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Nov 12th
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Home Our Missions Mission of Charity Hopen in the Karst Hills

Hopen in the Karst Hills

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Hopen in the Karst Hills
The few who have escaped
A reunion
Working so hard for so little
Help from the outside world
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There is literally not enough dirt to go around. Not by a long shot. The rocky, karst-dominated landscape in Pingyan Township is breathtaking to behold, but it is also a curse for the residents there whose livelihood depends on their land--the soil, not the rocks.

Leaving their children behind at home to fend for themselves, parents go out of town to work, as jobs are scarce in Pingyan. Teachers trudge up and down the hills to round up wandering children who have skipped or dropped out of school. Then they scramble to secure financial aid to put the children back in school. The parents and teachers just hope that the children might have a chance of getting an education--their best shot to escape hardship and poverty.

Limestone features prominently in a karst landscape, leaving little soil on the ground. Unfortunately, limestone is totally useless for agriculture and produces nothing to sustain human life. Furthermore, it is tricky to farm the precious little soil that remains on the surface. Farming in karst areas must take into account the lack of surface water. The soil may be fertile enough, and rainfall may be adequate, but rainwater quickly drains through crevices into the ground, sometimes leaving the surface soil parched between rains. Imagine trying to keep water in a bowl that has cracks and fissures at its bottom.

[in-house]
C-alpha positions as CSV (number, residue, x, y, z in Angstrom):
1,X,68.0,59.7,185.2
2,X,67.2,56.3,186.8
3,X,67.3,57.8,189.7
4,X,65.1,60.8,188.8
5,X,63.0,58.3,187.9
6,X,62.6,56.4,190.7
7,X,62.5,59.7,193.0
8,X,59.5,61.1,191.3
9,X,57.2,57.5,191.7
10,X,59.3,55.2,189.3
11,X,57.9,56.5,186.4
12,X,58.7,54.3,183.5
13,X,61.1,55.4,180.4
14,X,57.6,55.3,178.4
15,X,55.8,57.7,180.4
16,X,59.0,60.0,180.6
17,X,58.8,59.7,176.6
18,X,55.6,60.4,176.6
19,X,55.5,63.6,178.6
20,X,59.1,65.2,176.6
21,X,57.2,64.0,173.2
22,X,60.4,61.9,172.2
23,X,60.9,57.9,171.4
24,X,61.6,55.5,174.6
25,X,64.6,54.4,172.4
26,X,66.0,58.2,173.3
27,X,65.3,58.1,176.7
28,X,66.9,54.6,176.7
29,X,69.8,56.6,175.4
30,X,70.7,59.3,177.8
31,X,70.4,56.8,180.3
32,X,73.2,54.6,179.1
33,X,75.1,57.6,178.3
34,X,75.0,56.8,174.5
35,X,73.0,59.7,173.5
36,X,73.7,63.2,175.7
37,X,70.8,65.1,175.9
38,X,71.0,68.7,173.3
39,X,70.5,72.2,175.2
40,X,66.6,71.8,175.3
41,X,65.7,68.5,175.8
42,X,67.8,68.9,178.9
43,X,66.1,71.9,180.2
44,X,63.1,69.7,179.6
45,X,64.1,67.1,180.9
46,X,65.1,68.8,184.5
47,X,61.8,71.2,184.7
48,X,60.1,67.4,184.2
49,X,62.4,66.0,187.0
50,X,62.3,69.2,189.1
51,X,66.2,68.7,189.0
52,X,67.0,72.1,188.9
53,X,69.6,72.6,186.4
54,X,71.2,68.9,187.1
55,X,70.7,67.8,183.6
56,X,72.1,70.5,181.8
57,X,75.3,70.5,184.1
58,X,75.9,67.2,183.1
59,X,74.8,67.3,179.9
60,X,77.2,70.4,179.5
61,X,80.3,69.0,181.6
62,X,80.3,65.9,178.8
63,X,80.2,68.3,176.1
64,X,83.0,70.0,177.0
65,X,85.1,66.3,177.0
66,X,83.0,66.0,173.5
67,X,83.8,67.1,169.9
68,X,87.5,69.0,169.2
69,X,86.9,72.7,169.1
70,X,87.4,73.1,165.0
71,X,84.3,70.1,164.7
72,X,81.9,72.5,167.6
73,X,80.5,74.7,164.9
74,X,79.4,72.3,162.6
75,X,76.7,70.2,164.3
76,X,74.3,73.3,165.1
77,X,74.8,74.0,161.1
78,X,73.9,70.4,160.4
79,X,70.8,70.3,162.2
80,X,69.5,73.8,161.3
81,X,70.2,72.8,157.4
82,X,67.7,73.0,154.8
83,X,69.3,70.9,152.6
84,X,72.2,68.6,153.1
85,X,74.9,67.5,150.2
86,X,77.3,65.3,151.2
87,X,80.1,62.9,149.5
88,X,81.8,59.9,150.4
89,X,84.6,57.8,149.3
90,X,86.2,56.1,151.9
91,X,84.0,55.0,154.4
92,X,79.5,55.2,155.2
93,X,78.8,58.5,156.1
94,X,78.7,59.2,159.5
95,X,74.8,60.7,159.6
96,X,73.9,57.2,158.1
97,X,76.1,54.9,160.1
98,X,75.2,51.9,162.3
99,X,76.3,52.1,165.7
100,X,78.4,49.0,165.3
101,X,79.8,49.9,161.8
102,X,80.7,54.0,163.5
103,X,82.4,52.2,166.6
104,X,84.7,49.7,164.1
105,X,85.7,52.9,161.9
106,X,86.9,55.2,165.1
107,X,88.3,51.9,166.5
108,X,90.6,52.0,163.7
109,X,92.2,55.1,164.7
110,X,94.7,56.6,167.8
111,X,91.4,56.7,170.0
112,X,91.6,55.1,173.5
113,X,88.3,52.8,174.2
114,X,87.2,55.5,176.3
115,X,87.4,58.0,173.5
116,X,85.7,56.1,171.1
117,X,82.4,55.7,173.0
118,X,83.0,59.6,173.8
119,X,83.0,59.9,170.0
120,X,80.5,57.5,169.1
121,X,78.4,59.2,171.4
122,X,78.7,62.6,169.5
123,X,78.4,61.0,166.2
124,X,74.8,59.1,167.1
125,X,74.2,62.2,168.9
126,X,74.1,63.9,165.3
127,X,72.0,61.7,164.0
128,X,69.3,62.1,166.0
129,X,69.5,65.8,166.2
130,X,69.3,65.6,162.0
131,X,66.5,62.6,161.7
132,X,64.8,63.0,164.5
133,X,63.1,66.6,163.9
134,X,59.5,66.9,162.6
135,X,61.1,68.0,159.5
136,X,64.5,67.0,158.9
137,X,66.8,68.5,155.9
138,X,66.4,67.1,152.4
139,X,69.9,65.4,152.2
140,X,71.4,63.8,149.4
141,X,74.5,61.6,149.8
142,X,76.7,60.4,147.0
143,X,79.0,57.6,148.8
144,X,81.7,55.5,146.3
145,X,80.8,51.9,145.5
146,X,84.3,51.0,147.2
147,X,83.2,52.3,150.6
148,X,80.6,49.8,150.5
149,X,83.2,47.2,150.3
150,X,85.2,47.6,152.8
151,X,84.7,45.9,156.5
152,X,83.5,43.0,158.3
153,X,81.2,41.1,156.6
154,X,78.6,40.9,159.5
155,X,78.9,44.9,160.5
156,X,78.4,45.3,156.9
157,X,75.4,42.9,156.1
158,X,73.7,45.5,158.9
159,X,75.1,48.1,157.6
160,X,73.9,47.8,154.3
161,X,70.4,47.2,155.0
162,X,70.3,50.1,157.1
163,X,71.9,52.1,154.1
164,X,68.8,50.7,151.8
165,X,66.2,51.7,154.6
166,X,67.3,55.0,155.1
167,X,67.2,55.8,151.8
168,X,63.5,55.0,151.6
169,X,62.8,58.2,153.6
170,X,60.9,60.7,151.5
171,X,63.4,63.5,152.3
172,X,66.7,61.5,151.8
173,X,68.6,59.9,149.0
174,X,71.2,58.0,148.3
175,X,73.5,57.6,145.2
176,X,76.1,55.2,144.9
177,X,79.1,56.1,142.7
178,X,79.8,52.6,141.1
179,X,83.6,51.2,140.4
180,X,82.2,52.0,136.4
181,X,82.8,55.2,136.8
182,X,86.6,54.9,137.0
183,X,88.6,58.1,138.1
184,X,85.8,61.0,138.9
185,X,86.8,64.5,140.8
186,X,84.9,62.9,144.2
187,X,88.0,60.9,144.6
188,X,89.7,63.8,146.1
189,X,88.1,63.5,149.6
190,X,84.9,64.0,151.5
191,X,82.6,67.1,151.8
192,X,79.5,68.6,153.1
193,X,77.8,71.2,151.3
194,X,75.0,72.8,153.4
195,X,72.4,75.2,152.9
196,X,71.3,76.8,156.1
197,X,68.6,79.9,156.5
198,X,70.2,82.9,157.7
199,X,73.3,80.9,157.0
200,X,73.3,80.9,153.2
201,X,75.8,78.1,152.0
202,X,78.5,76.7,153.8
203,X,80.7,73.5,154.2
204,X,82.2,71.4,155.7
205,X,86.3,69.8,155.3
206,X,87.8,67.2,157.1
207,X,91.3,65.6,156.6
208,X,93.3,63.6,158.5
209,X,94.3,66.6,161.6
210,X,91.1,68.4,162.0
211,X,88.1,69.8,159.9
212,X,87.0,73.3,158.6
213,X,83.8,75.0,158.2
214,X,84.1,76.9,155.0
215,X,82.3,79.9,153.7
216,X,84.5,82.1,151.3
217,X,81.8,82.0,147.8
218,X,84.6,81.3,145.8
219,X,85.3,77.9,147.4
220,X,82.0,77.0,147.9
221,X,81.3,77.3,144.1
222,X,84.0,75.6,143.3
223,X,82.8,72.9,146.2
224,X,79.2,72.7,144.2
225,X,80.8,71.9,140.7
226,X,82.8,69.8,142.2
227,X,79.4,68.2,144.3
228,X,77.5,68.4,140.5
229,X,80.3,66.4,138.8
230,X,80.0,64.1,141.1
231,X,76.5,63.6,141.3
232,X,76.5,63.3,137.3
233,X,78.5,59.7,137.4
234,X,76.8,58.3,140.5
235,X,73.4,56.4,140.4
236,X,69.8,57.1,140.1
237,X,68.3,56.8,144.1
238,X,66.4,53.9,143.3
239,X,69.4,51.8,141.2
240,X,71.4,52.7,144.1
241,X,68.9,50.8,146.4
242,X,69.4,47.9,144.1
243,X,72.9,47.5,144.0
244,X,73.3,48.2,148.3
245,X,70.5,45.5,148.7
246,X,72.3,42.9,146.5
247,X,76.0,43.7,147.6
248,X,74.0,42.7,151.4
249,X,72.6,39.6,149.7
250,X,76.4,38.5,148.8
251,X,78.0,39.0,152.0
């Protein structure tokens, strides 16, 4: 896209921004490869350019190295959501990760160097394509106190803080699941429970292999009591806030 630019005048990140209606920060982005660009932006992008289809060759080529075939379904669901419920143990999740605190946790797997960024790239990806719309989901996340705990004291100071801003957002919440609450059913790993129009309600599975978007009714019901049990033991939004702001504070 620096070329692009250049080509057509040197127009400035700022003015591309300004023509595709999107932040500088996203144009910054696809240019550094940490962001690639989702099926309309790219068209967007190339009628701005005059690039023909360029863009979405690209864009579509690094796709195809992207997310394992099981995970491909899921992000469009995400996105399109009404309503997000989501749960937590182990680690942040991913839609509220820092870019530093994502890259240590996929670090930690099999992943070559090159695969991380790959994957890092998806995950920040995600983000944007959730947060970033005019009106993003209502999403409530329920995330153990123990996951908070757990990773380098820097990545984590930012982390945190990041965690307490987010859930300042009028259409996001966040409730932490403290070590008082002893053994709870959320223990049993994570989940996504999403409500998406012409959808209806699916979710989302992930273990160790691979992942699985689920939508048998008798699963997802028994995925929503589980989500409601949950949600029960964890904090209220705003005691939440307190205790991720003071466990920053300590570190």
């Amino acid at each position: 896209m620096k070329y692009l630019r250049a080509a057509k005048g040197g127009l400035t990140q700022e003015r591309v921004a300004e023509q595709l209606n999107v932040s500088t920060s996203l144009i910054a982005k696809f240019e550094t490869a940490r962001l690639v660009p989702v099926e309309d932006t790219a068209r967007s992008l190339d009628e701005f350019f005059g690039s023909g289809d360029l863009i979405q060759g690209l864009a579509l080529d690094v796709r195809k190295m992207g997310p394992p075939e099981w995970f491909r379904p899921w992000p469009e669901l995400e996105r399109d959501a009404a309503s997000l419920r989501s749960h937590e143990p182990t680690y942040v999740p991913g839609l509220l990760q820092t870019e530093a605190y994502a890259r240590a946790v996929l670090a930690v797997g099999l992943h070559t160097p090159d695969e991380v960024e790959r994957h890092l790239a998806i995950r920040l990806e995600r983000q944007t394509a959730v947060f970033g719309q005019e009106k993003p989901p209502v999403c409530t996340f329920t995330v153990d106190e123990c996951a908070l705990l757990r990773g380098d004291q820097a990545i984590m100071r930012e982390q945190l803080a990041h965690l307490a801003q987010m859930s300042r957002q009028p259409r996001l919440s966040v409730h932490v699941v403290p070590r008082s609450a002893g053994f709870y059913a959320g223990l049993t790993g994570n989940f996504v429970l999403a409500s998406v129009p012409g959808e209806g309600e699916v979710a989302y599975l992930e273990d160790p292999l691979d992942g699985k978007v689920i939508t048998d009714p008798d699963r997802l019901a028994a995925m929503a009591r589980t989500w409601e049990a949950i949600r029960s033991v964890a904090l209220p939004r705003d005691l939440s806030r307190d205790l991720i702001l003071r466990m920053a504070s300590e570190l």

Guizhou Province in southwest China has the highest concentration of karst formations in the country. This has made the province one of the poorest in the nation. Pingyan Township, situated squarely in the middle of a karst formation, is the poorest of the poor in Guizhou. The karst formations in Pingyan leave it with less than one percent of arable land, making it exceedingly difficult for residents to eke out a subsistence living, much less to earn enough money to send their children to school. Schooling has become something of a tantalizing luxury for many children and their parents.

The harsh livelihood that is so typical--almost a norm--in Pingyan has taught its residents the importance of education and skills. No skills, no well-paying jobs. It is as simple as that. Yet despite their strong desire to send their children to school, many parents simply can’t afford to. So their unschooled children grow up ill-prepared to compete for decent jobs. The same sad fate likely awaits their children’s children.


 

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